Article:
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Venturing beyond the iron maiden

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On paper, heavy metal is one of the most rigidly defined of all rock 'n' roll's bastard progeny, especially within the sonic cesspool of extreme metal. Death metal is this; doom metal is that. It's all very black and white, befitting a realm whose entire aesthetic is based on the negative.

However, once one starts digging a layer or two deeper beneath the metallic mainstream, the dizzying array of sounds that rest comfortably under the banner of "METAL" becomes apparent. The same genre that houses heavy metal gods Judas Priest also lays claim to American black metallers Judas Iscariot. There's Motorhead and Mgla, Slayer and Sanguis Imperem, Bathory and Black Sabbath, Pantera and Putrid Pile. The form's bloody roots support a sprawling, surprising beast.

Unless you're the sort of metaller who'd rather pretend that anything after 1987 doesn't exist, it's all a lot more fluid than it seems. (To be fair, 1987 was a good year; there's no topping I.N.R.I.) Progression and regression are two of metal's most pervasive themes. The choice to pay tribute to the old gods and worship the riffs of years gone by or to forge ahead into uncharted waters is open to every kid who picks up a copy of Paranoid and a Walmart special and decides, "Fuck it. I can do that."

The progressive camp seems to grow with the passing of every album cycle, yielding an astonishing number of young bands who take the blueprints offered by Tony Iommi's mangled paws two score and a couple years ago and turned them upside down and inside out to suit their own vision. The meeting of beauty with brutality inspires bands like Alcest, YOB, Woe, Torche, Panopticon, Samothrace, Twilight, Evoken and Baroness to reach new heights and newfound appreciation both inside and beyond the metal scene. Consider The Atlas Moth, a band who've shared stages with Down and Wold, released a covers EP that features a mesmerizing take on The Mamas & the Papas' "California Dreamin'," and are about to hit the road with Irish atmospheric black metallers Altar of Plagues.

The Deftones are their collective favorite band, but a listen to this Chicago outfit's records, like 2011's An Ache for the Distance, conjures visions of bad acid trips, lonesome nights along the open road and crushing Southern discomfort. They start with doom metal, only to weave together sludge, black metal, hardcore, progressive rock and post-Isis atmospherics. It's a far cry from Saint Vitus or Trouble, but as a certain insufferable mommy-porn novel has made clear, there are many shades of gray.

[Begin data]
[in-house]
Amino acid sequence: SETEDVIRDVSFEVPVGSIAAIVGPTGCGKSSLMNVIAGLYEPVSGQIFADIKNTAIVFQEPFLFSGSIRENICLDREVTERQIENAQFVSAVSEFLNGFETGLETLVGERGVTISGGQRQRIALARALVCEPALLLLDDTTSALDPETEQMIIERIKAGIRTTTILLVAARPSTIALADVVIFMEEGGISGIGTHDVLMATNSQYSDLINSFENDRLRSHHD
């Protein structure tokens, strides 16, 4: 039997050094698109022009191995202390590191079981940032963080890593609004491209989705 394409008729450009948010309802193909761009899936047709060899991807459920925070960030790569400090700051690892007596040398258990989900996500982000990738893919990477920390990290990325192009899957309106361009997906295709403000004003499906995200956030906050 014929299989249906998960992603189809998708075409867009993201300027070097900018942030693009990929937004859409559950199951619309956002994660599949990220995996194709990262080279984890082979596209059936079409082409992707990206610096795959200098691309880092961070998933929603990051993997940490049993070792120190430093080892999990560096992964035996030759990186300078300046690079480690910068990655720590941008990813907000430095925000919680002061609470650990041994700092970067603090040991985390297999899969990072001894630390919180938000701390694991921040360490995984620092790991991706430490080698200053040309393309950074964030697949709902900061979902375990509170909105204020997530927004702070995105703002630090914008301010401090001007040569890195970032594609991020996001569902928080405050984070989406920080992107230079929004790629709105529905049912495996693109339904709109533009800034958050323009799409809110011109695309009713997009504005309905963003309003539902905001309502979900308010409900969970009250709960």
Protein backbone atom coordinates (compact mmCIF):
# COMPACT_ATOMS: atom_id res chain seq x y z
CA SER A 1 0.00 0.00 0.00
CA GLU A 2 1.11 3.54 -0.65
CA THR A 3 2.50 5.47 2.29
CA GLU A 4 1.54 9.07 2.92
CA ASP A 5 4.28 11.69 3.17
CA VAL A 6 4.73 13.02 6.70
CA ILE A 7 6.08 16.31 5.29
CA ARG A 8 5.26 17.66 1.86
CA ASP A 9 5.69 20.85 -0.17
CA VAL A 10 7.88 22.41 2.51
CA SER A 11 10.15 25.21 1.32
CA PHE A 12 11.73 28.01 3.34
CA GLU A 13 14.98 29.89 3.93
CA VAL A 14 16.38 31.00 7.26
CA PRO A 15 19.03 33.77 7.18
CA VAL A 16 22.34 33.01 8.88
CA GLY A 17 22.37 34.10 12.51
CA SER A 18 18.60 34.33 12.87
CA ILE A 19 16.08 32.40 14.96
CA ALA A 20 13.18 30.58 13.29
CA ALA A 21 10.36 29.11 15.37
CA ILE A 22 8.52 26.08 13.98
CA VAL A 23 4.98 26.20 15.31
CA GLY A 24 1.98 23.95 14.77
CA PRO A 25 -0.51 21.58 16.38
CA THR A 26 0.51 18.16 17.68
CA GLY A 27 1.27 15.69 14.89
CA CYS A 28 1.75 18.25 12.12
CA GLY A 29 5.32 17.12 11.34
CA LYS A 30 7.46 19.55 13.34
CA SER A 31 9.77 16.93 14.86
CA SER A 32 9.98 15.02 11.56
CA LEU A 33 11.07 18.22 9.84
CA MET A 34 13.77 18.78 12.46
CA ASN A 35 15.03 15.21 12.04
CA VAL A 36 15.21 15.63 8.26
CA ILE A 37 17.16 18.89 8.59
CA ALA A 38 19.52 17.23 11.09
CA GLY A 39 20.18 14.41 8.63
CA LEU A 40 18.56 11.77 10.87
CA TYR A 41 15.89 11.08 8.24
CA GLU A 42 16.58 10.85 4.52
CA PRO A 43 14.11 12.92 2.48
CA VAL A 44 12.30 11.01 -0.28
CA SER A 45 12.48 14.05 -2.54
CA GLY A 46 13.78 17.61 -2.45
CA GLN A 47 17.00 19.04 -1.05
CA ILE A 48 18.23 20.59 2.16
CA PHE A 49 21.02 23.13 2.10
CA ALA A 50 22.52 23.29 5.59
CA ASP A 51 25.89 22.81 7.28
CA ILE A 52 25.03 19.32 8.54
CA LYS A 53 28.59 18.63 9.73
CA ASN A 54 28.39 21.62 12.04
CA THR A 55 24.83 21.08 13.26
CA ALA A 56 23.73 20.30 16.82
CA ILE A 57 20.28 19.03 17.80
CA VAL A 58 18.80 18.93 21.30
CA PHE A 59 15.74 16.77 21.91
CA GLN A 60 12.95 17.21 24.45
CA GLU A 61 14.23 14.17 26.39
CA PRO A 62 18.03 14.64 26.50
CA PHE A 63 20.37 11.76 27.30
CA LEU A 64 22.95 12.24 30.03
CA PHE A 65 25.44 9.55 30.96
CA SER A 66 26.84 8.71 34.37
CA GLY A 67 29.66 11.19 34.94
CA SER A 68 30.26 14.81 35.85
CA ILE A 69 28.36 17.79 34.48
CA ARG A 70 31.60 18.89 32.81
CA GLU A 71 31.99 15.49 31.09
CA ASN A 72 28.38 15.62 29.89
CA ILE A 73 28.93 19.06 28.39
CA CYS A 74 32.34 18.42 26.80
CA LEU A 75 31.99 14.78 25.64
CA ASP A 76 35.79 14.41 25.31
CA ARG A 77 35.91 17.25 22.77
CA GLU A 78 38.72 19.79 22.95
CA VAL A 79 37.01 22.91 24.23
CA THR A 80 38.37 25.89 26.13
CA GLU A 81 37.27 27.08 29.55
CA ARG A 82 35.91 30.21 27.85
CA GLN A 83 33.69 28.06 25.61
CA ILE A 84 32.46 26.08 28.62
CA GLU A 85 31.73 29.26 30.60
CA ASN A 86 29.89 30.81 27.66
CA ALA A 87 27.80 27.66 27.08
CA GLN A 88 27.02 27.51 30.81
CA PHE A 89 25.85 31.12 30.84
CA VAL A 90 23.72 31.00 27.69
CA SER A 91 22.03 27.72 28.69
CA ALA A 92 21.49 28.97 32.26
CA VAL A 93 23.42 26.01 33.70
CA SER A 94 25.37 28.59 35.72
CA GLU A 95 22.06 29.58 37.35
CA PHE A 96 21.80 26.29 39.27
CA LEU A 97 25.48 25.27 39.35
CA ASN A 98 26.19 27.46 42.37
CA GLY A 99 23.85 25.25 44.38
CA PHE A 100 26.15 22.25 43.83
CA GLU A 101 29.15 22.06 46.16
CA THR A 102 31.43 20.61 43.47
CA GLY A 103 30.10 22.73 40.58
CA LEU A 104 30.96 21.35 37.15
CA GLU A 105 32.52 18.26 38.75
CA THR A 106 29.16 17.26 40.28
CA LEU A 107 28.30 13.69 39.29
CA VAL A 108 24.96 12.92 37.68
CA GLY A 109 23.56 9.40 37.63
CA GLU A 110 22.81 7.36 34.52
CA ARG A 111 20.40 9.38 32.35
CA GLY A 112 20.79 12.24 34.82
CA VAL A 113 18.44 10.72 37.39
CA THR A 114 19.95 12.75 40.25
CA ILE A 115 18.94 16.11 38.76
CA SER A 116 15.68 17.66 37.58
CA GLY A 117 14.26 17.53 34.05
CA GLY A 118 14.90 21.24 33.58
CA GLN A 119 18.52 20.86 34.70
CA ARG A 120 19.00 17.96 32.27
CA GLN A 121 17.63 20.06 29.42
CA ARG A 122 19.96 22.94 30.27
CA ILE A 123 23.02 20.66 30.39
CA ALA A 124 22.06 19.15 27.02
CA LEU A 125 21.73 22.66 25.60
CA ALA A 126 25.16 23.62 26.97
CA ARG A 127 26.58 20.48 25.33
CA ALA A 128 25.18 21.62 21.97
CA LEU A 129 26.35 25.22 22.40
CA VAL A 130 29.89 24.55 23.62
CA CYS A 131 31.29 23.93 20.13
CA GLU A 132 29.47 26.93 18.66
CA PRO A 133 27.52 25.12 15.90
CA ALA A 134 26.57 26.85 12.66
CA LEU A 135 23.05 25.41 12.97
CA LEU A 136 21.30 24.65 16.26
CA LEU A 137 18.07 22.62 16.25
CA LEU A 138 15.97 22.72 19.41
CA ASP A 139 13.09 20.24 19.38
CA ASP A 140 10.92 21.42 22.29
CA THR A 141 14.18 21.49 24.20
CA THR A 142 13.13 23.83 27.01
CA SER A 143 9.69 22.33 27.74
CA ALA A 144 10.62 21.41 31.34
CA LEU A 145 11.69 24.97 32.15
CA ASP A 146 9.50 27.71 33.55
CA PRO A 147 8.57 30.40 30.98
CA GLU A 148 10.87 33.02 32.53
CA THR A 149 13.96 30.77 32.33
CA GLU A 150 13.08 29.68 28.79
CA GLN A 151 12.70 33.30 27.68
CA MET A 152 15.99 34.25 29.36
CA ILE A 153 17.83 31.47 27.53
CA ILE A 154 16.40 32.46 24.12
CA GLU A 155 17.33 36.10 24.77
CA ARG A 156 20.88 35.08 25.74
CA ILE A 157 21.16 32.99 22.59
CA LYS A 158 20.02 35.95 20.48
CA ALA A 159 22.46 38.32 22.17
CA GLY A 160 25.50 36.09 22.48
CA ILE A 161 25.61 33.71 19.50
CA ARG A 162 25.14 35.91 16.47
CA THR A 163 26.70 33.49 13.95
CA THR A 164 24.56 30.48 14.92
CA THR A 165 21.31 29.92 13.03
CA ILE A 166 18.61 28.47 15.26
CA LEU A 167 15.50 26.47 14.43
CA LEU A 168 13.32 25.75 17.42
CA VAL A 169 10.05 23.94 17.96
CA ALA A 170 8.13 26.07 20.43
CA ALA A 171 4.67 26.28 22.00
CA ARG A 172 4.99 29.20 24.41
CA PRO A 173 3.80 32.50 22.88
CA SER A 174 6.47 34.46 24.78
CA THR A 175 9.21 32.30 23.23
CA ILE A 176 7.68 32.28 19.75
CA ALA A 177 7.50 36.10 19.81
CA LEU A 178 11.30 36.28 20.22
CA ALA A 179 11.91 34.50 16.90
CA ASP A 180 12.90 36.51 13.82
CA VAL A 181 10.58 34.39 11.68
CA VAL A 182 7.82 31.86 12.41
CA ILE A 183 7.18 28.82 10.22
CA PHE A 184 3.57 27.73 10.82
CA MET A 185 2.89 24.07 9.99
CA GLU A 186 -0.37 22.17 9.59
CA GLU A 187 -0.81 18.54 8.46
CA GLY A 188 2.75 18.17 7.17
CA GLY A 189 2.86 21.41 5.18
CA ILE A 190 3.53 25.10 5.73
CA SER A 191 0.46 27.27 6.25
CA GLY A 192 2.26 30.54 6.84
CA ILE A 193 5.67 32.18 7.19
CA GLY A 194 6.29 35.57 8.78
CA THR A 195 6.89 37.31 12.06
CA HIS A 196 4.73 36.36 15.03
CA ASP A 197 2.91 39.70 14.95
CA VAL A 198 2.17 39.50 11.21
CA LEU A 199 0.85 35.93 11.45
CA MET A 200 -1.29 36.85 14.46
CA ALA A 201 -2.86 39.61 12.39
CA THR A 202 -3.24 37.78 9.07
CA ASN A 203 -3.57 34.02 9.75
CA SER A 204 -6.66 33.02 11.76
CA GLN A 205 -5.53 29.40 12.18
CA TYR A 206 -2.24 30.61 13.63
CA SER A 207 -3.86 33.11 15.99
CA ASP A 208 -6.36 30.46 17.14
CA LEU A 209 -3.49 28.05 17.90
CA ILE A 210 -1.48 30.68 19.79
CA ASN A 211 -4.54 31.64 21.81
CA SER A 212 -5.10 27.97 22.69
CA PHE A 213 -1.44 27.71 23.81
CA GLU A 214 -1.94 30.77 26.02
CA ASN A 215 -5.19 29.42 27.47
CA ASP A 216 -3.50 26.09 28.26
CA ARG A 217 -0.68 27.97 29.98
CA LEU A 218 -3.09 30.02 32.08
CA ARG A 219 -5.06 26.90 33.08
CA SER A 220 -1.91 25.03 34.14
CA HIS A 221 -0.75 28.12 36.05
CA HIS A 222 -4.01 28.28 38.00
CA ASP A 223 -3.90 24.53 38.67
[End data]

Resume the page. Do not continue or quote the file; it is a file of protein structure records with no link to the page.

"I don't consider us anything more than a band at this point," muses vocalist and guitarist Stavros Giannopoulos. "Obviously we started out in one place, but constantly evolving is what keeps it interesting for not only us but for people who enjoy our music and twist on things. I don't ever try to write in a certain vein. I just try to mimic what I'm hearing in my head."

Altar of Plagues tread a similar path, eschewing conventions in favor of self-expression and sonic exploration. "I think our overall execution is very far removed from black metal, both in terms of the traditional sound and image," says vocalist and guitarist James Kelly. "Mood or emotional content is the only way that I tend to categorize music."

It's obvious enough that metal is a much different creature than it was 20, or even five, years ago. There are still plenty of diehards keeping it true, but in other circles, the patrons have cut their hair, gotten more tattoos, and ditched the stained jeans and ripped Anthrax shirt. Beyond the uniform, the parameters of the genre have expanded into something nearly unrecognizable—or very familiar, depending on how much you paid attention in the Black Sabbath school of songwriting.

Giannopoulos is fine with that: "KEN mode, Torche, Horseback, Royal Thunder, Pallbearer—I think they all really push some boundaries and add something really fresh. We all sort of fall into this weird niche in the scene."

One can almost hear Giannopoulos smirking as he adds: "I enjoy being a little left of center genre-wise, and I think that ideal runs through all of them as well. I'm sure the fact we don't wear all black or don't look metal enough turns some people off, but I could honestly care less. If you don't like how we sound, that's fine, but judging me by what shirt I'm wearing seems pretty silly."

To be fair, The Atlas Moth's world is a bit more colorful than most. In a lightless subgenre like black metal, wherein the aesthetic and emotion behind the music is just as important as the tremolo picking or chromatic riffs, it can be more difficult to flout stylistic conventions in the name of evolution.

As far as Altar of Plagues are concerned, though, it's all irrelevant. The music is everything, whether its messengers come clad in pig's blood and spikes or in plain black T-shirts. Their sprawling, post-rock-informed compositions play with dynamics and expression in a way that the genre's founding fathers couldn't have imagined. It's very much intentional.

"From my point of view, I think some of the more interesting and engaging music coming out in recent times is that which is breaking away from long-running trends," Kelly opines. "Exciting and engaging new music will always inspire people, so once a few notable acts set the seeds, it's quite easy to birth a scene of some description. I would ultimately like for Altar of Plagues to exist simply as an act with a diverse and eclectic audience, and I feel we are slowly achieving that."

This article appeared in print with the headline "Denim, leather and looking forward."

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